This assay combines PCR and DHPLC and can be used to conduct efficient genotyping of the human population, which in turn will help in the diagnosis and treatment of Alzheimer’s disease. A description of the assay has been published this month in the Journal of Alzheimer’s Disease.
Apolipoprotein E is a predisposing gene of Alzheimer’s disease and many other diseases. APOE has three major alleles, e2, e3 and e4. The combinations of the three common alleles result in six genotypes (e2e2, e3e3, e4e4, e2e3, e3e4, and e2e4) that exist within the population. Many studies indicate that people who have the E4 allele are at greater risk to develop Alzheimer's disease than those with the E3 allele and that the E2 allele may even help resist Alzheimer's disease. As a result, the rapid and accurate determination of APOE genotypes and the assessment of disease predisposition will be extremely valuable in augmenting the clinical diagnosis and treatment of the disease.
The medical genetic team, led by Professor Xiang-Min Xu at Southern Medical University, developed the assay during research funded by the National Science Fund for Distinguished Young Scholars of China. The polymerase chain reaction (PCR) was designed to generate the 191-bp amplicons containing two common polymorphisms within codons 112 and 158 in exon4 of the APOE gene. The PCR amplicons for each sample were subjected to denaturing high-performance liquid chromatography (DHPLC) analysis, which was performed under partially denaturing conditions as determined by profiling the mixture of a tested sample and a homozygous standard control amplicon at the given ratio. In almost 300 samples detected, the accuracy of the assay reached 100%.
Dr. Tian-Ming Gao, Head of the Neurobiology Department, School of Basic Medical Sciences, Southern Medical University: “As China has a huge population that is stepping into old age, the number of the victims of Alzheimer’s disease is on the rise. Therefore, we felt that the development of a rapid and accurate assay that can determine individuals predisposed to Alzheimer’s disease would have great utility.”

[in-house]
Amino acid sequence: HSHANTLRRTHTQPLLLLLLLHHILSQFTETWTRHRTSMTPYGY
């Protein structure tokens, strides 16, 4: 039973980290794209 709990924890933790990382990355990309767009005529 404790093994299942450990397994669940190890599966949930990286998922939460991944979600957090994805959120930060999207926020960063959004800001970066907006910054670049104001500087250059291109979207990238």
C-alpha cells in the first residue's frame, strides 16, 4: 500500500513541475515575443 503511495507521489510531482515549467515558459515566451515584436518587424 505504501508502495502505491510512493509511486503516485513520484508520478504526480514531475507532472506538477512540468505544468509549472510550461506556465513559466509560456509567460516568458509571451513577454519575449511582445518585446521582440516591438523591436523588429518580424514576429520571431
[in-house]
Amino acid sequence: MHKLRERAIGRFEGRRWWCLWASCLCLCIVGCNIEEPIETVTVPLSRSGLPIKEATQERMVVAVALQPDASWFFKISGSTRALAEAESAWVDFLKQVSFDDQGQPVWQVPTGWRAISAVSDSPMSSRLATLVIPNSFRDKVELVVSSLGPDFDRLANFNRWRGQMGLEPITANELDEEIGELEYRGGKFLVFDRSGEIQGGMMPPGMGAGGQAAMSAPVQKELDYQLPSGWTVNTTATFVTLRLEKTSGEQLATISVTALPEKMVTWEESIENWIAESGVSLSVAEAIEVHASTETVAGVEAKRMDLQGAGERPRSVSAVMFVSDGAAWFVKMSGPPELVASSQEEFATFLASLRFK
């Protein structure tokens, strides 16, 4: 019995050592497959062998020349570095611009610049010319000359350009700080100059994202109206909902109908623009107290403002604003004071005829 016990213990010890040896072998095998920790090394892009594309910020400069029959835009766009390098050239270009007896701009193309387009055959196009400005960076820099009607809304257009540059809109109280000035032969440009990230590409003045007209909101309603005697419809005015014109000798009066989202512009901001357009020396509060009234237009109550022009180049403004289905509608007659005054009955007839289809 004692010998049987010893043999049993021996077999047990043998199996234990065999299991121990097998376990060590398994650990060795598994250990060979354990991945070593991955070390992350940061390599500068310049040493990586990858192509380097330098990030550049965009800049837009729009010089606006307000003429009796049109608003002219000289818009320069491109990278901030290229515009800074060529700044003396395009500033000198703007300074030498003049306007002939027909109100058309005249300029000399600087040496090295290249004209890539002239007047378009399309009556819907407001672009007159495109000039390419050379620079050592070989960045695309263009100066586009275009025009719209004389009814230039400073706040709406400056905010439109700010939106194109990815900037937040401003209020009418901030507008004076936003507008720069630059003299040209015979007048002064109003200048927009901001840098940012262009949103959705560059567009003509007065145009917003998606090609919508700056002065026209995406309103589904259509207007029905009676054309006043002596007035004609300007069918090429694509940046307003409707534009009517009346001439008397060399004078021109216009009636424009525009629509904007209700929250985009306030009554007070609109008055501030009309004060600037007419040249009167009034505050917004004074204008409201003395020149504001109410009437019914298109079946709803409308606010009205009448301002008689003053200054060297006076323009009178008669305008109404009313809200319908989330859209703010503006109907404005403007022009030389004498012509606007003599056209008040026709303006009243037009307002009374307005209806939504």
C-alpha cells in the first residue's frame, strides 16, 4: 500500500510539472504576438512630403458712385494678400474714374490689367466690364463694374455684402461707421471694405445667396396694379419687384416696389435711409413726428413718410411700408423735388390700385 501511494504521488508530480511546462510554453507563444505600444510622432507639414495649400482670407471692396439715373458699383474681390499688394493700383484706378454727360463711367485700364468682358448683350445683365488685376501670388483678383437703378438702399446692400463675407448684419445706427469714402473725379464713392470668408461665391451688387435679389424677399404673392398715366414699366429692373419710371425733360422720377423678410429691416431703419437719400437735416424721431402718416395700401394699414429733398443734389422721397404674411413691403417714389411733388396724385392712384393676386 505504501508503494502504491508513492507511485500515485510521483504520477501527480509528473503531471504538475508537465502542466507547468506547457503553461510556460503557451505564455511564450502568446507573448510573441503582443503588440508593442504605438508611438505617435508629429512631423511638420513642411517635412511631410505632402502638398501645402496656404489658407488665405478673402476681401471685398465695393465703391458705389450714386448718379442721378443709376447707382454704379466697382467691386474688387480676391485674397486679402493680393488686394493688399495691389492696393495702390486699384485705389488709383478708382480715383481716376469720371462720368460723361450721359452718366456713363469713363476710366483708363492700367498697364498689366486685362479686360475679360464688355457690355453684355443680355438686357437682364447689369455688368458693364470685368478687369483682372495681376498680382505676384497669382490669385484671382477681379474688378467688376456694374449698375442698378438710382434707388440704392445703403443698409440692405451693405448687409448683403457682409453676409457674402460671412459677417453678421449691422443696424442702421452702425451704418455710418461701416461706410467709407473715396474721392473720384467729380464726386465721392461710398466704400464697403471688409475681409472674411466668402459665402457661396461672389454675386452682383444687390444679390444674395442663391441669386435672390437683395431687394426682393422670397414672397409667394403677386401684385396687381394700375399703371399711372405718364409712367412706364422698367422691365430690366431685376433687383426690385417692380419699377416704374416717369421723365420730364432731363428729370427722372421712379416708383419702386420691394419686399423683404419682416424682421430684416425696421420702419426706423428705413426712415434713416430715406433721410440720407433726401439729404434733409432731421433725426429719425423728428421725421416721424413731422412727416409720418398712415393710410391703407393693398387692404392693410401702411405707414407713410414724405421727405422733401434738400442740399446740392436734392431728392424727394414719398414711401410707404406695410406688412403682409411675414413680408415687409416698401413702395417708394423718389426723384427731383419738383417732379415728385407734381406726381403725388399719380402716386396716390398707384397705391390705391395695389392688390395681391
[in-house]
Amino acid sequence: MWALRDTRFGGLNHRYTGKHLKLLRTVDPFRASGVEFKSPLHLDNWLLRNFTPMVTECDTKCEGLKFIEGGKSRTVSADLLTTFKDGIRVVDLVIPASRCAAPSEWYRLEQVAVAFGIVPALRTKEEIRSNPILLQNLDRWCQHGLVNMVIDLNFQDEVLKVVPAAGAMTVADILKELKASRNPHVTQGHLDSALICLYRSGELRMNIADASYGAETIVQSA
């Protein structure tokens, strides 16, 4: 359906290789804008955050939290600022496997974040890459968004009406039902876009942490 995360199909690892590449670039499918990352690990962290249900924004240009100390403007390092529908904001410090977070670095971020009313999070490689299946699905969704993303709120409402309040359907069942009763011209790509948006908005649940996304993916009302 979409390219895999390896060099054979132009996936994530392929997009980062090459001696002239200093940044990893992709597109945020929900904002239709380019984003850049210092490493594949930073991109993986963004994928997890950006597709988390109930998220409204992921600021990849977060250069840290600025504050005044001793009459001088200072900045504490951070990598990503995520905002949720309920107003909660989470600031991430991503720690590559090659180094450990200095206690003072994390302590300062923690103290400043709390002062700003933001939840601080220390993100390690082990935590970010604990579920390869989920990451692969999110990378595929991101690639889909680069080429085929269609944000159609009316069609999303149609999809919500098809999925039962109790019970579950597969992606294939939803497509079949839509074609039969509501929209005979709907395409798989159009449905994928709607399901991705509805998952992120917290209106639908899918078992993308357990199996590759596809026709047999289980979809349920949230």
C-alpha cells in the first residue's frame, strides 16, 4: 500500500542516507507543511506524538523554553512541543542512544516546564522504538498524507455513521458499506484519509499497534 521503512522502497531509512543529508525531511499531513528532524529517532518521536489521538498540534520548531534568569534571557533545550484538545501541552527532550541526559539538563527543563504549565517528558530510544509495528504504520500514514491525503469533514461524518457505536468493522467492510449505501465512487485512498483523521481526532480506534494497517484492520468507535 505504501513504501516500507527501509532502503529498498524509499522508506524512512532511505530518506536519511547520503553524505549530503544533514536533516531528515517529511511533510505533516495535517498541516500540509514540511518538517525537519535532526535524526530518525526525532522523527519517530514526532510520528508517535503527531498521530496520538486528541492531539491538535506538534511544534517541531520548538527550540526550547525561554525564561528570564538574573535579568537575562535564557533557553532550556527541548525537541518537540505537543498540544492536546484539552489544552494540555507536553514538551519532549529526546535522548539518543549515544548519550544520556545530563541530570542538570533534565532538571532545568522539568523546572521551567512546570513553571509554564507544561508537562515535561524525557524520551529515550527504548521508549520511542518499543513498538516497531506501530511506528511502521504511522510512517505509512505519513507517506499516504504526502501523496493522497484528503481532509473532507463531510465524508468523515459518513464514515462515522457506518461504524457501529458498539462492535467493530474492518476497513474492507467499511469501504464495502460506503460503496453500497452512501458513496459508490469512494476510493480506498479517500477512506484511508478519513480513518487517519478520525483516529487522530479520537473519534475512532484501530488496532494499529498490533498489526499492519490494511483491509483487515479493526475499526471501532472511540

Dr. Wei-ping Liao, Head of the Institute of Neuroscience, Guangzhou Medical College: “This method can be applied to a vast range of diseases and has created a new approach for the molecular diagnosis of genetic diseases. Based on the results from this method, neurologists can know more about the genetic background of a patient. It will help in further diagnosis and treatment.”
The article, "A Rapid and Accurate DHPLC Assay for Determination of Apolipoprotein E Genotypes” by Yang Zeng, Fei Miao, Liang Li, De-Hua Sun and Xiang-Min Xu, appears in the Journal of Alzheimer’s Disease, Volume 12, Issue 4 published by IOS Press.
Astrid Engelen | alfa
ASU scientists develop new, rapid pipeline for antimicrobials
14.12.2017 | Arizona State University
A whole-body approach to understanding chemosensory cells
13.12.2017 | Tokyo Institute of Technology
MPQ scientists achieve long storage times for photonic quantum bits which break the lower bound for direct teleportation in a global quantum network.
Concerning the development of quantum memories for the realization of global quantum networks, scientists of the Quantum Dynamics Division led by Professor...
Researchers have developed a water cloaking concept based on electromagnetic forces that could eliminate an object's wake, greatly reducing its drag while...
Tiny pores at a cell's entryway act as miniature bouncers, letting in some electrically charged atoms--ions--but blocking others. Operating as exquisitely sensitive filters, these "ion channels" play a critical role in biological functions such as muscle contraction and the firing of brain cells.
To rapidly transport the right ions through the cell membrane, the tiny channels rely on a complex interplay between the ions and surrounding molecules,...
The miniaturization of the current technology of storage media is hindered by fundamental limits of quantum mechanics. A new approach consists in using so-called spin-crossover molecules as the smallest possible storage unit. Similar to normal hard drives, these special molecules can save information via their magnetic state. A research team from Kiel University has now managed to successfully place a new class of spin-crossover molecules onto a surface and to improve the molecule’s storage capacity. The storage density of conventional hard drives could therefore theoretically be increased by more than one hundred fold. The study has been published in the scientific journal Nano Letters.
Over the past few years, the building blocks of storage media have gotten ever smaller. But further miniaturization of the current technology is hindered by...
With innovative experiments, researchers at the Helmholtz-Zentrums Geesthacht and the Technical University Hamburg unravel why tiny metallic structures are extremely strong
Light-weight and simultaneously strong – porous metallic nanomaterials promise interesting applications as, for instance, for future aeroplanes with enhanced...
11.12.2017 | Event News
08.12.2017 | Event News
07.12.2017 | Event News
13.12.2017 | Health and Medicine
13.12.2017 | Physics and Astronomy
13.12.2017 | Life Sciences